Why colours of colloidal solutions are different when viewed along different directions?

For example Milk appears blue when viewed by reflected light and red when viewed by transmitted light

Is it due to the irregular shape of the particles that they scatter different wavelengths along different directions?

  • $\begingroup$ Could you give an example? Like milk? Viewed with the naked eye? Perhaps it is just an apparent difference because of the distance the light must traverse. $\endgroup$
    – Buck Thorn
    Mar 9, 2019 at 17:13
  • $\begingroup$ something like a redshift? $\endgroup$
    – Starboy
    Mar 9, 2019 at 17:18
  • $\begingroup$ I mean, what kind of experimental setup are you considering here? Or is this an observation you made at home? Why should a colloidal solution exhibit optical anisotropy? $\endgroup$
    – Buck Thorn
    Mar 9, 2019 at 17:21
  • 2
    $\begingroup$ This is mostly due to diffraction, which normally cancels out unless the particles are really uniform. en.wikipedia.org/wiki/Mie_scattering $\endgroup$ Mar 9, 2019 at 17:25
  • $\begingroup$ Also look for Tyndall effect quora.com/… and en.m.wikipedia.org/wiki/Tyndall_effect $\endgroup$
    – Alchimista
    Mar 9, 2019 at 19:26

1 Answer 1


This is classic, the effect is called Mie scattering.

Very simply speaking, light is scattered on the whole surface of every (translucent) particle. For round particles, interference makes a diffraction pattern with conic symmetry, i.e. the intensity of diffracted light depends on the angle towards the incoming wave.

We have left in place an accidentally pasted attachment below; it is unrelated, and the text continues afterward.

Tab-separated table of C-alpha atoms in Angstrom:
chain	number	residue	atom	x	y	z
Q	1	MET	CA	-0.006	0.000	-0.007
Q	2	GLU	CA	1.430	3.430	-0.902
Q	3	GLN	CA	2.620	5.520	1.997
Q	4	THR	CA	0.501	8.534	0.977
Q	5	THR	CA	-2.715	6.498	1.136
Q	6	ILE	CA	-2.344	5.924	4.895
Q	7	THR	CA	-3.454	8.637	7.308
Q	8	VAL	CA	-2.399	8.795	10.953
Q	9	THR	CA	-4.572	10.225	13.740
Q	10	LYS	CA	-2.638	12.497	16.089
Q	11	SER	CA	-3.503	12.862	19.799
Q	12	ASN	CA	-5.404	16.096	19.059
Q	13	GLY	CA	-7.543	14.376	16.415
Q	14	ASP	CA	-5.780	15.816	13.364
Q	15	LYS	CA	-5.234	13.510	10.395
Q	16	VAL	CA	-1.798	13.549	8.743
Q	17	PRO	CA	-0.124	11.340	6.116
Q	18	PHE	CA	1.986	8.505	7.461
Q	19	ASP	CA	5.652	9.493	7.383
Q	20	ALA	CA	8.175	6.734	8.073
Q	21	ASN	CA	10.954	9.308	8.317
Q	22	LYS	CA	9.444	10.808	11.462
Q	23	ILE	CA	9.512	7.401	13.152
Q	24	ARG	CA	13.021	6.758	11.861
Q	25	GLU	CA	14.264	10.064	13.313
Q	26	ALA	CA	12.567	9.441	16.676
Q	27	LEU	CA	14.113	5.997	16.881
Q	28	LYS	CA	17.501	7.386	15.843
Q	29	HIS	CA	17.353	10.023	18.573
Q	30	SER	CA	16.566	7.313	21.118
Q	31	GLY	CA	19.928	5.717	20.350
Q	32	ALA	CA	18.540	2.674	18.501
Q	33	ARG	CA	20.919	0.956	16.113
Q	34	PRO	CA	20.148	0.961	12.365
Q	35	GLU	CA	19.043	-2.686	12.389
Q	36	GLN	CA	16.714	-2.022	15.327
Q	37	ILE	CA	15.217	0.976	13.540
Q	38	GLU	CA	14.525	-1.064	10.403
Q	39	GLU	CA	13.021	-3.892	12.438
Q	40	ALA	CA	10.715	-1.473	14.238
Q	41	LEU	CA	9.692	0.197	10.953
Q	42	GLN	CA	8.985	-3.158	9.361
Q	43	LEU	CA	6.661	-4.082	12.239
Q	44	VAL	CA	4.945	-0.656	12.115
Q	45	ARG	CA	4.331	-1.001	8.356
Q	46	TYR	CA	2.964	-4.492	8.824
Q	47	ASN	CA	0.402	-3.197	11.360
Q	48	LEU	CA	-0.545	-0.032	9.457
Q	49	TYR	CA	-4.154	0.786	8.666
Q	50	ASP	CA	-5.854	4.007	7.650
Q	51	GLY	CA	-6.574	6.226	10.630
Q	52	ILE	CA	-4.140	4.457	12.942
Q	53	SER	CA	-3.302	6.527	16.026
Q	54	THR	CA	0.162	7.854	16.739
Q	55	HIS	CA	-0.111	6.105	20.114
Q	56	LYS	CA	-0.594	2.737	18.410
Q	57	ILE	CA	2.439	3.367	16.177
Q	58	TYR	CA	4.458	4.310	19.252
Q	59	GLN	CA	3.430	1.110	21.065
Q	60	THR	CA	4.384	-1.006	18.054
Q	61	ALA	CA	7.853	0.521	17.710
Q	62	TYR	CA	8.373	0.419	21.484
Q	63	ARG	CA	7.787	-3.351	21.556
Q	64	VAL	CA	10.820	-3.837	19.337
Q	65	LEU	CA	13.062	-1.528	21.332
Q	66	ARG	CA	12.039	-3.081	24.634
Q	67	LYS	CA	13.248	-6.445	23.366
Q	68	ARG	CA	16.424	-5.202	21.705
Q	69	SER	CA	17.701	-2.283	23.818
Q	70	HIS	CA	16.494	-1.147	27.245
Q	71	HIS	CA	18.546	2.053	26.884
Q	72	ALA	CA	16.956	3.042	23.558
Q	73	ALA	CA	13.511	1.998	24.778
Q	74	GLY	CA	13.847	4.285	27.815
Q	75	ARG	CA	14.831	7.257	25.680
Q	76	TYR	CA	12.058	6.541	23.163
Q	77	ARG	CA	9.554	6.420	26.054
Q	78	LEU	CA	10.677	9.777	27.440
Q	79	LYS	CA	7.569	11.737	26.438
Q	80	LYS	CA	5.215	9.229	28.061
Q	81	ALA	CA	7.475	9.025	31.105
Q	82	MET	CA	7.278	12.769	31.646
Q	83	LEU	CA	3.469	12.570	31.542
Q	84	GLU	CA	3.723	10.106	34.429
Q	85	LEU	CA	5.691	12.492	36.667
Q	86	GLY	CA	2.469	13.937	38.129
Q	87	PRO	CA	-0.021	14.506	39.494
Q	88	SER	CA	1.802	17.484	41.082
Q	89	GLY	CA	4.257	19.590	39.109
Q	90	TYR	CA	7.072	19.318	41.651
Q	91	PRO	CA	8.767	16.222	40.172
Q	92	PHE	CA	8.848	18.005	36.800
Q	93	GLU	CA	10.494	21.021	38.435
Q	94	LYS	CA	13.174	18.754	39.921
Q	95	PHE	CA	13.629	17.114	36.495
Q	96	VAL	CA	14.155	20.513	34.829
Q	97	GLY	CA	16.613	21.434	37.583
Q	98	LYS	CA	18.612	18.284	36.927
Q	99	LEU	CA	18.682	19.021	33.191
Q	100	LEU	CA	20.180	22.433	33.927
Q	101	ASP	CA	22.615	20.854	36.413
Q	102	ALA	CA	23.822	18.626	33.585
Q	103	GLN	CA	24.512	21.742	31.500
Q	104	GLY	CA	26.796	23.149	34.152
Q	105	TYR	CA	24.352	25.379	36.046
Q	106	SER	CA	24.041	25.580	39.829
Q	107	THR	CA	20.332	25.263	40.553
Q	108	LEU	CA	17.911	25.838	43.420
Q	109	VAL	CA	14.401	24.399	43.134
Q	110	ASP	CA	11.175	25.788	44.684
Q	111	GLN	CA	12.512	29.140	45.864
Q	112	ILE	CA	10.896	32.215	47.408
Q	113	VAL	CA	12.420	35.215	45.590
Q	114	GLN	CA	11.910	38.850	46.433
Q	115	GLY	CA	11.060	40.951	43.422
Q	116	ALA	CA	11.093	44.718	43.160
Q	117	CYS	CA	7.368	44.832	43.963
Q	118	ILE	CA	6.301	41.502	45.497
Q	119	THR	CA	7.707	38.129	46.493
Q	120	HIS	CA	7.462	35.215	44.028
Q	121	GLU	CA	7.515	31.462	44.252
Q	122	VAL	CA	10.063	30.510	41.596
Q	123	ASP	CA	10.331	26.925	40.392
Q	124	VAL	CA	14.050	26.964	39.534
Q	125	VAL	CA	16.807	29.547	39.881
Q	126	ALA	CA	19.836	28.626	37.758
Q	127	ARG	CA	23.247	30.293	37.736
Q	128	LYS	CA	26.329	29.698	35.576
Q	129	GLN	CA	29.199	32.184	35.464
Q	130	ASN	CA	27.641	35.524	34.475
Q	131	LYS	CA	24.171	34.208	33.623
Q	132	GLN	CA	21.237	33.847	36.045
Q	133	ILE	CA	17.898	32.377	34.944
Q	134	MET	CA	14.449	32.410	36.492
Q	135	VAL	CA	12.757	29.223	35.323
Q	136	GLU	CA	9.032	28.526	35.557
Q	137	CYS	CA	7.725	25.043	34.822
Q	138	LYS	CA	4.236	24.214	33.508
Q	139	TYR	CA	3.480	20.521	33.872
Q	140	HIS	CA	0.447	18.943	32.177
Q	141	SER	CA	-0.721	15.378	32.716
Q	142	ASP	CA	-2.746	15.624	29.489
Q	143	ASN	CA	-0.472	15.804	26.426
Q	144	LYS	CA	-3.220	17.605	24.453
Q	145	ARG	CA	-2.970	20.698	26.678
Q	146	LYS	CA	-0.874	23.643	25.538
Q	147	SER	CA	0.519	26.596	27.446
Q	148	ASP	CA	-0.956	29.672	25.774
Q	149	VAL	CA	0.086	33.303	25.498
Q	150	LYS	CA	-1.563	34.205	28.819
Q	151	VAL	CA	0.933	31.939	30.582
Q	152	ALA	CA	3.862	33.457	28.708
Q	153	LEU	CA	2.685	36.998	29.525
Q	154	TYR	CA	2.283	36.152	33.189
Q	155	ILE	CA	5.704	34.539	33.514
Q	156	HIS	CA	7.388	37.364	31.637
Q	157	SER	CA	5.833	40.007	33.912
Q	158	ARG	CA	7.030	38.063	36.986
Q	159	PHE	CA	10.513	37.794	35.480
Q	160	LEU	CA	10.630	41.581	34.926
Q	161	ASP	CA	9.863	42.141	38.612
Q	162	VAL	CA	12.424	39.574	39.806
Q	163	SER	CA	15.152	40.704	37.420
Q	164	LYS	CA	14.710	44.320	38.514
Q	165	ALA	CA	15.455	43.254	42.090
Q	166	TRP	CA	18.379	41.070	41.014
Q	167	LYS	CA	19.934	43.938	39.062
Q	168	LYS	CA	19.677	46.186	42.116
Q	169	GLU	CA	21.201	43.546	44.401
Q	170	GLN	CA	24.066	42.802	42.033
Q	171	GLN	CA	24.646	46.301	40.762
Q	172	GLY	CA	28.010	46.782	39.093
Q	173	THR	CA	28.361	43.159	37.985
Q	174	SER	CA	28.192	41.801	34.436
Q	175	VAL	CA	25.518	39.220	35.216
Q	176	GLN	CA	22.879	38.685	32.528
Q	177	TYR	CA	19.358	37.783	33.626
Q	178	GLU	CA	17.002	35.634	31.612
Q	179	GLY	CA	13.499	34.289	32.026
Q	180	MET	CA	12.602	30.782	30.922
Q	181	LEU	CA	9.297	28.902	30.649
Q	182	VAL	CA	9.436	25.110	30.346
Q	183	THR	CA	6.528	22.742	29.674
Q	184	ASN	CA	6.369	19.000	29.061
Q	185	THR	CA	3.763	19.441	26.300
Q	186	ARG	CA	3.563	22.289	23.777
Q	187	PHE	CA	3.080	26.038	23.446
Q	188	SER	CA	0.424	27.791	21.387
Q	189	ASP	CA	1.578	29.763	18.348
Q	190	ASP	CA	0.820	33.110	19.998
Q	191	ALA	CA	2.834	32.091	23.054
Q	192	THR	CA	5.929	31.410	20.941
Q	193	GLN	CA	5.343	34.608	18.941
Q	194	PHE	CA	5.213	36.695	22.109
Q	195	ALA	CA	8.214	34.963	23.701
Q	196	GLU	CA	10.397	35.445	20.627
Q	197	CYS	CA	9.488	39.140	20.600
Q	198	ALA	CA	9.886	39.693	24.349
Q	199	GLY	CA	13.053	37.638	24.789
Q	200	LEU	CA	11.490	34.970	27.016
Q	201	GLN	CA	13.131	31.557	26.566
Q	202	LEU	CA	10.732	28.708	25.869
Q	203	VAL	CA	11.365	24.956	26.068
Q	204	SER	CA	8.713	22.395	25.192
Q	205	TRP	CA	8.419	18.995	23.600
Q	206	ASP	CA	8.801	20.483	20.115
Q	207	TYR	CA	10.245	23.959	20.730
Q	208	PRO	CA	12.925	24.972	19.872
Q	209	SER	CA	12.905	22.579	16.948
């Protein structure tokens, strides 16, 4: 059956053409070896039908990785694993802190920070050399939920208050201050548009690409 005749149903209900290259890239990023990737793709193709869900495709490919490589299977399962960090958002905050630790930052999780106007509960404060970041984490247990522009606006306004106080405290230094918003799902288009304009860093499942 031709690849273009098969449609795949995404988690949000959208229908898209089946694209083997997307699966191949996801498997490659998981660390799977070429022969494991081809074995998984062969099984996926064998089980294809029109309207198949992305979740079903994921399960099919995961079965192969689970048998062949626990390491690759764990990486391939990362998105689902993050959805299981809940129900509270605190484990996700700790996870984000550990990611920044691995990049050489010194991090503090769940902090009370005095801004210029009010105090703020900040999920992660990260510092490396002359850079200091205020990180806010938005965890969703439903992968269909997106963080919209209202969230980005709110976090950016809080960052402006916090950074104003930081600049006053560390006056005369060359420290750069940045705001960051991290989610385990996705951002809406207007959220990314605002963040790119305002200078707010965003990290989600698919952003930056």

Obviously the pattern depends on the light wavelength, and so there is a dispersive effect. It's not very strong, because usually the particles are not all exactly of uniform size, and there is a lot of multiscattering.

Btw. it takes a keen observer to notice this without prior knowledge. Congratulations. ;-) It's easier to see if you dilute the milk (less multiple scattering). At least one good use for low-fat milk.

Warning: The explanation above is terribly simplified, to the point where it doesn't explain much. For example you'd expect the colours to change with every brand of non-/homogenised milk, because the size distribution varies. Not so much.

Also the effect is obscured by the fact that light scattering is generally much stronger for shorter wavelenghts. That also means that red light is more likely to pass through, and blue light to get absorbed or escape on the front side. It's really hard to tell apart Mie scattering and the ordinary Tyndall effect.


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